The amendment, introduced by Sen. Brian Schatz (D-Hawaii), would establish a deficit-neutral reserve fund aimed at ensuring married same-sex couples — even those living in states that don’t recognize their unions — have access to the Social Security and veterans benefits.
The measure wouldn’t in and of itself extend these benefits to same-sex couples in non-marriage equality states, but would set up a reserve fund in anticipation of a change — either through the legislation, an administrative change or the courts.
Even though the Supreme Court has ruled against the Defense of Marriage Act, the Obama administration has determined it can’t afford Social Security and veterans benefits to married same-sex couples in states without marriage equality. Federal code for these benefits looks to the state of residence, not the state of celebration, to determine whether a couple is married.
For Social Security benefits, passage of the Social Security & Marriage Equality Act, introduced by Rep. Ron Kind (D-Wis.) and Sen. Patty Murray (D-Wash.), would address the issue. For veterans benefits, passage of the Charlie Morgan Act, introduced by Rep. Dina Titus (D-Nev.) and Jeanne Shaheen (D-N.H.), would address the issue.
What’s notable about passage of the amendment, which was approved by a 57-43 vote, is that 11 Republicans — including those on the record opposing same-sex marriage — joined Democrats in voicing support for attaching it to the budget for fiscal year 2016.
Schatz, who was joined in introducing the amendment by Murray and Shaheen, talked about the significance of the vote in a statement on Thursday.
“Gay couples legally married in any state should be entitled to veterans and Social Security benefits identical to any other married couples,” Schatz said. “Tonight, 11 Republicans joined Democrats in recognizing that gay couples deserve equal treatment, regardless of where they live. We still have work to do to, but this is progress and a win for equal rights. I thank Sen. Murray and Sen. Shaheen for their leadership on this important issue.”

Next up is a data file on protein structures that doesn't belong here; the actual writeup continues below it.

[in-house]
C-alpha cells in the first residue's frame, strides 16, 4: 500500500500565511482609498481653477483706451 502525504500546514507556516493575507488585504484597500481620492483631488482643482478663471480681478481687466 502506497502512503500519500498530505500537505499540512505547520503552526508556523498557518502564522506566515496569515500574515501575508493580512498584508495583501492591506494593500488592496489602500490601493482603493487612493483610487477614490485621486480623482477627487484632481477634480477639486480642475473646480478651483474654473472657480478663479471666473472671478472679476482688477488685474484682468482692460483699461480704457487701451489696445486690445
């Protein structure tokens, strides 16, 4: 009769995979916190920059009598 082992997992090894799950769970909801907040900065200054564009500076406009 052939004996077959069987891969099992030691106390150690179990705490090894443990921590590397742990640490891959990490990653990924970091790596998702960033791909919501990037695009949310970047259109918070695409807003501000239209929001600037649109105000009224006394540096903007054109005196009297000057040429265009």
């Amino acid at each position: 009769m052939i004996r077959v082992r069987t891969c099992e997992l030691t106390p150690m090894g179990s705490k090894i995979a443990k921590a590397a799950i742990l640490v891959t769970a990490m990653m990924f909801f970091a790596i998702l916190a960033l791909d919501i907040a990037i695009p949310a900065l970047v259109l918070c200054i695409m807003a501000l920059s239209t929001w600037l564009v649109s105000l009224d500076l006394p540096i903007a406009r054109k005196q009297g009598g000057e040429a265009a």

The 11 Republicans who voted for the amendment were Sens. Kelly Ayotte (R-N.H.), Richard Burr (R-N.C.), Shelley Moore Capito (R-W.Va.), Susan Collins (R-Maine), Bob Corker (R-Tenn.), Dean Heller (R-Nev.), Ron Johnson (R-Wis.), Mark Kirk (R-Ill.), Lisa Murkowski (R-Alaska), Rob Portman (R-Ohio) and Thom Tillis (R-N.C.).
Of these senators, only four — Collins, Kirk, Murkowski and Portman — are on the record in support for marriage equality (although only Collins and Kirk signed a friend-of-the-court brief urging the Supreme Court to strike down bans on same-sex marriage).
The presence of Tillis among these senators is particularly notable because he sought in his previous capacity as speaker of the North Carolina House of Representatives to defend his state’s ban on same-sex marriage in the courts.
Gregory Angelo, executive director for National Log Cabin Republicans, said the vote demonstrates growing support among Republicans for LGBT rights.
“Common-sense conservatives are emerging in ever-greater numbers who understand that committed same-sex couples merely want to live their lives in quiet dignity,” Angelo said. “Shrewd Republicans in the United States Senate — and across the country — see the writing on the wall on the marriage equality issue, and are striking a respectful — if not outright accepting — tone with the realization that gay families are now a permanent part of the fabric of our nation.”
In a statement, Shaheen talked about the significant of approval of the amendment in terms of ensuring same-sex couples have parity with opposite-sex couples for veterans benefits.
“No one who has served in uniform or their family should be denied veterans benefits they’ve earned because of whom they love or where they live,” Shaheen said. “The Senate’s support for ending this discriminatory policy is an encouraging step toward righting this wrong.”